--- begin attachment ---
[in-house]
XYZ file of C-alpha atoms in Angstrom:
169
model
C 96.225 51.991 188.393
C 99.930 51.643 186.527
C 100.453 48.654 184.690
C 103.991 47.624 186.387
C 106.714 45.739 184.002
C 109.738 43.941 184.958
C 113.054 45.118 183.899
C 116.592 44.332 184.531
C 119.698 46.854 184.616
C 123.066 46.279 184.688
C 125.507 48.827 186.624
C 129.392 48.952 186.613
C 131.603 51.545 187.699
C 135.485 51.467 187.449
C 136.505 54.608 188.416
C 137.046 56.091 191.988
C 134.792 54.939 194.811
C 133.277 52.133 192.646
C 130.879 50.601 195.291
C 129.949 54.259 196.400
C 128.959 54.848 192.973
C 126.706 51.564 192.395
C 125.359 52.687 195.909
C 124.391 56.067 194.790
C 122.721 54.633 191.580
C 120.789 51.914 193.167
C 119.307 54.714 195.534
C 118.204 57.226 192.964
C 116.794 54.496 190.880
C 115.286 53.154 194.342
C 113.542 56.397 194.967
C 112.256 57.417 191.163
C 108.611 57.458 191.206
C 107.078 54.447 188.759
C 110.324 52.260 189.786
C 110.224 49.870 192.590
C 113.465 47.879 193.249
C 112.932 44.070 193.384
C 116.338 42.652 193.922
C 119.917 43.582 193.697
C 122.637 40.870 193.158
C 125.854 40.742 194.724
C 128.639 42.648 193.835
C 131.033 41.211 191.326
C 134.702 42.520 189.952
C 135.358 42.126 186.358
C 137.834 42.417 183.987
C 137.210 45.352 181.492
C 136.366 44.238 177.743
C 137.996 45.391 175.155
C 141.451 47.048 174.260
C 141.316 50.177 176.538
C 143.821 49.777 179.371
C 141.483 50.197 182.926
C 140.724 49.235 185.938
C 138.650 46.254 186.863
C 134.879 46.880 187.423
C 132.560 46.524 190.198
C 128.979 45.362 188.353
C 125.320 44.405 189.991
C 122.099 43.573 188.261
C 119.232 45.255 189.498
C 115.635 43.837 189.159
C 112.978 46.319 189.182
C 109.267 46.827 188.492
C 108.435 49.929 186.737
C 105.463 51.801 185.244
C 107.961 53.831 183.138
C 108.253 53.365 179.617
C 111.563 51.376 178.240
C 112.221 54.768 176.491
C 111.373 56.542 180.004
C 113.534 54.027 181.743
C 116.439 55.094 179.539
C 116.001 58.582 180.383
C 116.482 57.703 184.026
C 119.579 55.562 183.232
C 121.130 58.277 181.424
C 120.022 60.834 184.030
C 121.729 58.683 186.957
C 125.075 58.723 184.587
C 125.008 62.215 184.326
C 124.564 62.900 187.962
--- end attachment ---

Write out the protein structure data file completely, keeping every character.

[in-house]
XYZ file of C-alpha atoms in Angstrom:
169
model
C 96.225 51.991 188.393
C 99.930 51.643 186.527
C 100.453 48.654 184.690
C 103.991 47.624 186.387
C 106.714 45.739 184.002
C 109.738 43.941 184.958
C 113.054 45.118 183.899
C 116.592 44.332 184.531
C 119.698 46.854 184.616
C 123.066 46.279 184.688
C 125.507 48.827 186.624
C 129.392 48.952 186.613
C 131.603 51.545 187.699
C 135.485 51.467 187.449
C 136.505 54.608 188.416
C 137.046 56.091 191.988
C 134.792 54.939 194.811
C 133.277 52.133 192.646
C 130.879 50.601 195.291
C 129.949 54.259 196.400
C 128.959 54.848 192.973
C 126.706 51.564 192.395
C 125.359 52.687 195.909
C 124.391 56.067 194.790
C 122.721 54.633 191.580
C 120.789 51.914 193.167
C 119.307 54.714 195.534
C 118.204 57.226 192.964
C 116.794 54.496 190.880
C 115.286 53.154 194.342
C 113.542 56.397 194.967
C 112.256 57.417 191.163
C 108.611 57.458 191.206
C 107.078 54.447 188.759
C 110.324 52.260 189.786
C 110.224 49.870 192.590
C 113.465 47.879 193.249
C 112.932 44.070 193.384
C 116.338 42.652 193.922
C 119.917 43.582 193.697
C 122.637 40.870 193.158
C 125.854 40.742 194.724
C 128.639 42.648 193.835
C 131.033 41.211 191.326
C 134.702 42.520 189.952
C 135.358 42.126 186.358
C 137.834 42.417 183.987
C 137.210 45.352 181.492
C 136.366 44.238 177.743
C 137.996 45.391 175.155
C 141.451 47.048 174.260
C 141.316 50.177 176.538
C 143.821 49.777 179.371
C 141.483 50.197 182.926
C 140.724 49.235 185.938
C 138.650 46.254 186.863
C 134.879 46.880 187.423
C 132.560 46.524 190.198
C 128.979 45.362 188.353
C 125.320 44.405 189.991
C 122.099 43.573 188.261
C 119.232 45.255 189.498
C 115.635 43.837 189.159
C 112.978 46.319 189.182
C 109.267 46.827 188.492
C 108.435 49.929 186.737
C 105.463 51.801 185.244
C 107.961 53.831 183.138
C 108.253 53.365 179.617
C 111.563 51.376 178.240
C 112.221 54.768 176.491
C 111.373 56.542 180.004
C 113.534 54.027 181.743
C 116.439 55.094 179.539
C 116.001 58.582 180.383
C 116.482 57.703 184.026
C 119.579 55.562 183.232
C 121.130 58.277 181.424
C 120.022 60.834 184.030
C 121.729 58.683 186.957
C 125.075 58.723 184.587
C 125.008 62.215 184.326
C 124.564 62.900 187.962